YOU ARE HERE: LAT HomeCollections

Music Review

Pasadena Symphony Meets Challenges


Halfway through its 73rd season, the Pasadena Symphony continues to hold on to a tenuous virtuosity that can still surprise with its resources and power.

A challenging agenda for its February program, Saturday night in Pasadena Civic Auditorium, became a felicitous aural experience, and admirable in every sense, especially considering how often the orchestra does not meet, rehearse and exercise its musical muscles.

Technique, concentration and a stable body of personnel may account for the orchestra's substantial, demonstrated abilities--those plus the inspiring leadership of Jorge Mester, its conductor since 1984 and a maker of demanding programs of broad scope.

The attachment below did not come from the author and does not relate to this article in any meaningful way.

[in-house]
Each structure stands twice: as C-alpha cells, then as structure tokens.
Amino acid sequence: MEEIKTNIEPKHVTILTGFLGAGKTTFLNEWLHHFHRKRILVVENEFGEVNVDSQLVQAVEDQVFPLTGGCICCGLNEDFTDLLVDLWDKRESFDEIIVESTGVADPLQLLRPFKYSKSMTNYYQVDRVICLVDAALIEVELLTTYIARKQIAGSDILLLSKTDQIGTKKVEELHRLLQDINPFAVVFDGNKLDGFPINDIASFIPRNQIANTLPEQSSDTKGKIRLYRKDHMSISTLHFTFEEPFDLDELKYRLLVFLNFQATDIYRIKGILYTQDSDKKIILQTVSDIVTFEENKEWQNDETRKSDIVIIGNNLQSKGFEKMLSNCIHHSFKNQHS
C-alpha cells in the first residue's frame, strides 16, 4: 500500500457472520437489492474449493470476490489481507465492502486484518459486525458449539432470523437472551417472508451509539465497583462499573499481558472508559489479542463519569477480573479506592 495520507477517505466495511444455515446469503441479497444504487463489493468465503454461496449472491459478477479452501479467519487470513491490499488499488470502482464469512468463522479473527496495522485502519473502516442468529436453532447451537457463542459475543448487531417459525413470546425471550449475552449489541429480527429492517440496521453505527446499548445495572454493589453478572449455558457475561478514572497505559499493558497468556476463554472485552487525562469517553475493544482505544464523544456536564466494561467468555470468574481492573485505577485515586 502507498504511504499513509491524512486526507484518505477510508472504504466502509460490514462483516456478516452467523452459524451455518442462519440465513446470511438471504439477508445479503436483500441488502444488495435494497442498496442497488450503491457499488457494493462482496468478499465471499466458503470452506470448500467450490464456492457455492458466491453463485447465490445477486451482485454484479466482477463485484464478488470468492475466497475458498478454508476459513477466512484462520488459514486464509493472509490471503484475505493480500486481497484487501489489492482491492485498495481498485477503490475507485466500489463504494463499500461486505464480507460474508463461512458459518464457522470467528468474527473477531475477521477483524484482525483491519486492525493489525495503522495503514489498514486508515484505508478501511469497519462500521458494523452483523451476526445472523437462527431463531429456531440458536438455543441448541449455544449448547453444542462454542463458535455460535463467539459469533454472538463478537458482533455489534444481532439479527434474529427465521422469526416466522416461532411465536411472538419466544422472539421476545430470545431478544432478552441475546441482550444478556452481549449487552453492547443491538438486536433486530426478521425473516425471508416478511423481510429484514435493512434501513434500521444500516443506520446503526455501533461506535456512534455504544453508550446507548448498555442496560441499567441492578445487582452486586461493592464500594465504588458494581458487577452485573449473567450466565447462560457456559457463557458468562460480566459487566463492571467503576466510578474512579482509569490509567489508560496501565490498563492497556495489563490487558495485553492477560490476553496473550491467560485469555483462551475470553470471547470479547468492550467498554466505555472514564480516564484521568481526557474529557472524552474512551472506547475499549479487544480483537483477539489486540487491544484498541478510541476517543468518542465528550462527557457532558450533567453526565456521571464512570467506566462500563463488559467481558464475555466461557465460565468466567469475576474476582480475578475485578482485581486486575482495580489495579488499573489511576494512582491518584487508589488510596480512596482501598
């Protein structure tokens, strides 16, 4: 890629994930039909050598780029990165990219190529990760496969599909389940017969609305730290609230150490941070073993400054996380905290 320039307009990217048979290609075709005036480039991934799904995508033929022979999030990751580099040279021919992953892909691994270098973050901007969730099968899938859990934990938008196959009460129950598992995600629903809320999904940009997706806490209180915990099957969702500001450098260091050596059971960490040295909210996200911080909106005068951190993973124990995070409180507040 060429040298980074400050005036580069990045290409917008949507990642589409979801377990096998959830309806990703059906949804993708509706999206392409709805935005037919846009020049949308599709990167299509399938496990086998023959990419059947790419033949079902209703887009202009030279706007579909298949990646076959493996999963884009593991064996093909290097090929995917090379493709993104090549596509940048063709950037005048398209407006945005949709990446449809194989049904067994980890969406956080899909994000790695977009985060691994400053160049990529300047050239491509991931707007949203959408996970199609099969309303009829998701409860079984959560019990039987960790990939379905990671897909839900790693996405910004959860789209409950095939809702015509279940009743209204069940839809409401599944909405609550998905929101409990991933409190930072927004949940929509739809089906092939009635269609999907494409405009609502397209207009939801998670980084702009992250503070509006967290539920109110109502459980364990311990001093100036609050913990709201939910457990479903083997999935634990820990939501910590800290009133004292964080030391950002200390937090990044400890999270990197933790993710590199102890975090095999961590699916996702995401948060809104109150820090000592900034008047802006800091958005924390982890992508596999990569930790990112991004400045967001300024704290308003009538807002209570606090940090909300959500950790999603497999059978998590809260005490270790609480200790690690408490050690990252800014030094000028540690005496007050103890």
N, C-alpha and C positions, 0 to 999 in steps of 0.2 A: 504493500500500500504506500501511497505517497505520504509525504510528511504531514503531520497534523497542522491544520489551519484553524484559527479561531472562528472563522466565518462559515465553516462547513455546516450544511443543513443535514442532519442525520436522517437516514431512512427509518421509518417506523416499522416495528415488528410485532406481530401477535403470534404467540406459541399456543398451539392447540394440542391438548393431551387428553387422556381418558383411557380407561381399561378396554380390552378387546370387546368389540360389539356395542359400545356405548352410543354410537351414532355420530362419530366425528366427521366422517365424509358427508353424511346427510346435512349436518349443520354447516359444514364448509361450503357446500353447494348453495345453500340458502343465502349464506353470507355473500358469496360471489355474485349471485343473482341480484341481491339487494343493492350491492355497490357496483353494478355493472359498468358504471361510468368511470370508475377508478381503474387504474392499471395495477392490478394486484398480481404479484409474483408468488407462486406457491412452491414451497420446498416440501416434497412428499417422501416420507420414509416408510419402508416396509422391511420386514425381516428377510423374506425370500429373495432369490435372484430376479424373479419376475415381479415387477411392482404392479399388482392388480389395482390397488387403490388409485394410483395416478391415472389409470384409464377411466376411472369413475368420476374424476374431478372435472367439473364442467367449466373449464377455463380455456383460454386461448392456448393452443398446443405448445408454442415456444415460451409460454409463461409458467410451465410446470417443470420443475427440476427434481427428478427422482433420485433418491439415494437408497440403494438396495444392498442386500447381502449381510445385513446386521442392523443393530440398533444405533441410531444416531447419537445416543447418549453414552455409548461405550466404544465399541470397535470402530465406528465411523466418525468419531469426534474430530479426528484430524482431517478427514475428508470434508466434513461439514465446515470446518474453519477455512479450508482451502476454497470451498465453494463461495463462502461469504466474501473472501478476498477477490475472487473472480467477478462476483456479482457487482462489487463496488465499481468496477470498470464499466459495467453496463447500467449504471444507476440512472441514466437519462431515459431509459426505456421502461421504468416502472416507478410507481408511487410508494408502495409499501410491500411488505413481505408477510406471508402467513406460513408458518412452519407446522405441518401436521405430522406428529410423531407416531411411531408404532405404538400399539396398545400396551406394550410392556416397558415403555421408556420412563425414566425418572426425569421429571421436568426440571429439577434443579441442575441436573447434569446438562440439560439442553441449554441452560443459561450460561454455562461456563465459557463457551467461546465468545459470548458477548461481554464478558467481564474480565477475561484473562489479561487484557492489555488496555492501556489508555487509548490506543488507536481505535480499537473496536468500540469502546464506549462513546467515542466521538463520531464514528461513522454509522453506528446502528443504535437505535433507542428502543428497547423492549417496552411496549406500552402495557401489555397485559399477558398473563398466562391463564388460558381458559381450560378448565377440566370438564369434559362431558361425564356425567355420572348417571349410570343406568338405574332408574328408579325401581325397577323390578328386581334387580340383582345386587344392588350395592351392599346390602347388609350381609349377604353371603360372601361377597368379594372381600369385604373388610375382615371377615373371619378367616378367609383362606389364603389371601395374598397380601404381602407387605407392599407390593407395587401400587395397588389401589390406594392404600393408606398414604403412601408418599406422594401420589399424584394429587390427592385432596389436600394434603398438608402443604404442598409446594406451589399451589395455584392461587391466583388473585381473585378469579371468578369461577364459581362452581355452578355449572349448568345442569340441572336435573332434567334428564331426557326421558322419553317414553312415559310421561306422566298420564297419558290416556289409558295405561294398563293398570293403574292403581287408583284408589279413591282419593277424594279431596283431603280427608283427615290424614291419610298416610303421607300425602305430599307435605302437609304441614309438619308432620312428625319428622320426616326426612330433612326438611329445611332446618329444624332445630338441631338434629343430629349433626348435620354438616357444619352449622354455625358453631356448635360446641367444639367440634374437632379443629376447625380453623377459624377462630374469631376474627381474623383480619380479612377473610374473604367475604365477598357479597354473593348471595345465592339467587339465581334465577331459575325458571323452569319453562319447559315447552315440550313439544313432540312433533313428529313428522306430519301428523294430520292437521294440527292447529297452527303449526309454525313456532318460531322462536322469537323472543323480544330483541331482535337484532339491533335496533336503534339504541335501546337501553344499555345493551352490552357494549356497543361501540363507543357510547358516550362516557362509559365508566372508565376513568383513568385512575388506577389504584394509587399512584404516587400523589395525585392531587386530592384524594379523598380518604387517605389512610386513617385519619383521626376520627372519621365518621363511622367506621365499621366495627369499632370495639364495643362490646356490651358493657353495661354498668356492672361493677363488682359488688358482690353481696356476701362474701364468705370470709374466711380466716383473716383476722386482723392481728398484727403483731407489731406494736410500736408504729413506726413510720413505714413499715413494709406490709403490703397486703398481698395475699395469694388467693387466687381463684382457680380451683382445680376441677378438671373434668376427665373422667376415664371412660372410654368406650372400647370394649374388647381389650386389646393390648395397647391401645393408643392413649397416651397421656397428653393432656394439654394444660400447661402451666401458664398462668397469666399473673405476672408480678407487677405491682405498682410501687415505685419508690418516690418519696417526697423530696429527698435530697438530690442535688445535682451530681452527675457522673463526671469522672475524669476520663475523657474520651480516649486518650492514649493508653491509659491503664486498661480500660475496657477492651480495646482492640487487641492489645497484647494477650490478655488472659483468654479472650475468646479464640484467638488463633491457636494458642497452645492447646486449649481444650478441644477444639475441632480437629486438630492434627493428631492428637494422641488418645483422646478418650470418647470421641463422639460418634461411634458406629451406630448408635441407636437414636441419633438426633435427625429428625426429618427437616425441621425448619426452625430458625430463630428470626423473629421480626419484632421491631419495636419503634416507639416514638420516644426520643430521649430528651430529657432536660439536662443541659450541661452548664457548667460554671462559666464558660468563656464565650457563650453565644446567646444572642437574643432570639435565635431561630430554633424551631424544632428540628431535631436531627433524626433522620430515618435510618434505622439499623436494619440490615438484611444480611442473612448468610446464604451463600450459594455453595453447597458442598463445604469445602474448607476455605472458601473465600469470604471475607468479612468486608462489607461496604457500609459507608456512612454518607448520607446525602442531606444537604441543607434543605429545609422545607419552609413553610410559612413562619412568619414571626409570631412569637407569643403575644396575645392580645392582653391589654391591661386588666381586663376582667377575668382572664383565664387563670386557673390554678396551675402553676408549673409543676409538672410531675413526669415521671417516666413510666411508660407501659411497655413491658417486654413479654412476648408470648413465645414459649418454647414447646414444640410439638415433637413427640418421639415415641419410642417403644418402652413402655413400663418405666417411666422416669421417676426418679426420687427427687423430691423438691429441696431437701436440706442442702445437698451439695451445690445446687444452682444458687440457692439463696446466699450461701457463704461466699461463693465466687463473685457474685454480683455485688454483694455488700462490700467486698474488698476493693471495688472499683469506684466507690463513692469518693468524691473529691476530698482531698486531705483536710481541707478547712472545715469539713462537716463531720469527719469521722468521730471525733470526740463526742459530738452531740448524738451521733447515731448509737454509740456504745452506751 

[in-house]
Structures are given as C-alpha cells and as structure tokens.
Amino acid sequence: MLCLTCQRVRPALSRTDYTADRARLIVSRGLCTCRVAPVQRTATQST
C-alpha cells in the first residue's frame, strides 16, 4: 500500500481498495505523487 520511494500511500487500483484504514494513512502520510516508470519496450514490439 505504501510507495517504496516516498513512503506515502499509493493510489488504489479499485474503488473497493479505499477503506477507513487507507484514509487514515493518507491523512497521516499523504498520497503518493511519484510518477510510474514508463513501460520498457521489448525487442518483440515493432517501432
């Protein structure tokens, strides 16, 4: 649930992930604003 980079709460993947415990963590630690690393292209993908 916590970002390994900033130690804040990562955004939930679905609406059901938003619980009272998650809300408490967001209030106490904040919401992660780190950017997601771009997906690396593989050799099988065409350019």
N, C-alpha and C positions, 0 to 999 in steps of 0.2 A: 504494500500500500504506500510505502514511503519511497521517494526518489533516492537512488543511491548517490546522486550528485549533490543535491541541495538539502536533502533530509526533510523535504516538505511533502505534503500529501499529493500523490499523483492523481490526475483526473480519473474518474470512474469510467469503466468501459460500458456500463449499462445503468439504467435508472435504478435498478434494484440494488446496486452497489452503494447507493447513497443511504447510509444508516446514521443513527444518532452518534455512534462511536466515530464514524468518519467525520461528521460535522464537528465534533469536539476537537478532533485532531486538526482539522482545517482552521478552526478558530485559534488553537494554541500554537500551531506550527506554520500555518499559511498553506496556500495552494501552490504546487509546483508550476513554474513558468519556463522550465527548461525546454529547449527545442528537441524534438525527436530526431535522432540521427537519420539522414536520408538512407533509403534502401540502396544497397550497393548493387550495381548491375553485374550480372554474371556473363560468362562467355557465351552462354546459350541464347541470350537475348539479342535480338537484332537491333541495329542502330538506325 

This one, listing Richard Strauss' "Death and Transfiguration" and Four Last Songs, and Schumann's exposing Second Symphony, was characteristic. When it was over, and successfully performed, one had to wonder how the resourceful Mester found a way to rehearse it all.

Even with occasional scrappiness and some tentative moments, Schumann's note-filled C-major Symphony emerged bracing and refreshing in a virtually immaculate orchestral reading, with all its facets indicated and most of its details cleanly outlined, the fast and dense second and fourth movements particularly apprehensible. The same description applied to Strauss' complex tone poem, which delivered both an emotional wallop and a kaleidoscopic instrumental palette through a well-paced continuity; Mester's vision made the total compelling.

Gorgeous orchestral surfaces, if a more limited dynamic range, characterized the playing in the Four Last Songs, Strauss' valedictory cycle. Here the soloist was the American soprano Linda Mabbs, who sang radiantly despite a recent foot injury (in the rehearsal period). Mabbs' pure, even tone and sensitive word-coloration lacked only the cutting edge to penetrate the orchestra's unrelenting thickness.

Contributing strong instrumental solos in the second and third songs were hornist James Thatcher and the concertmaster, violinist Aimee Kreston.

Los Angeles Times Articles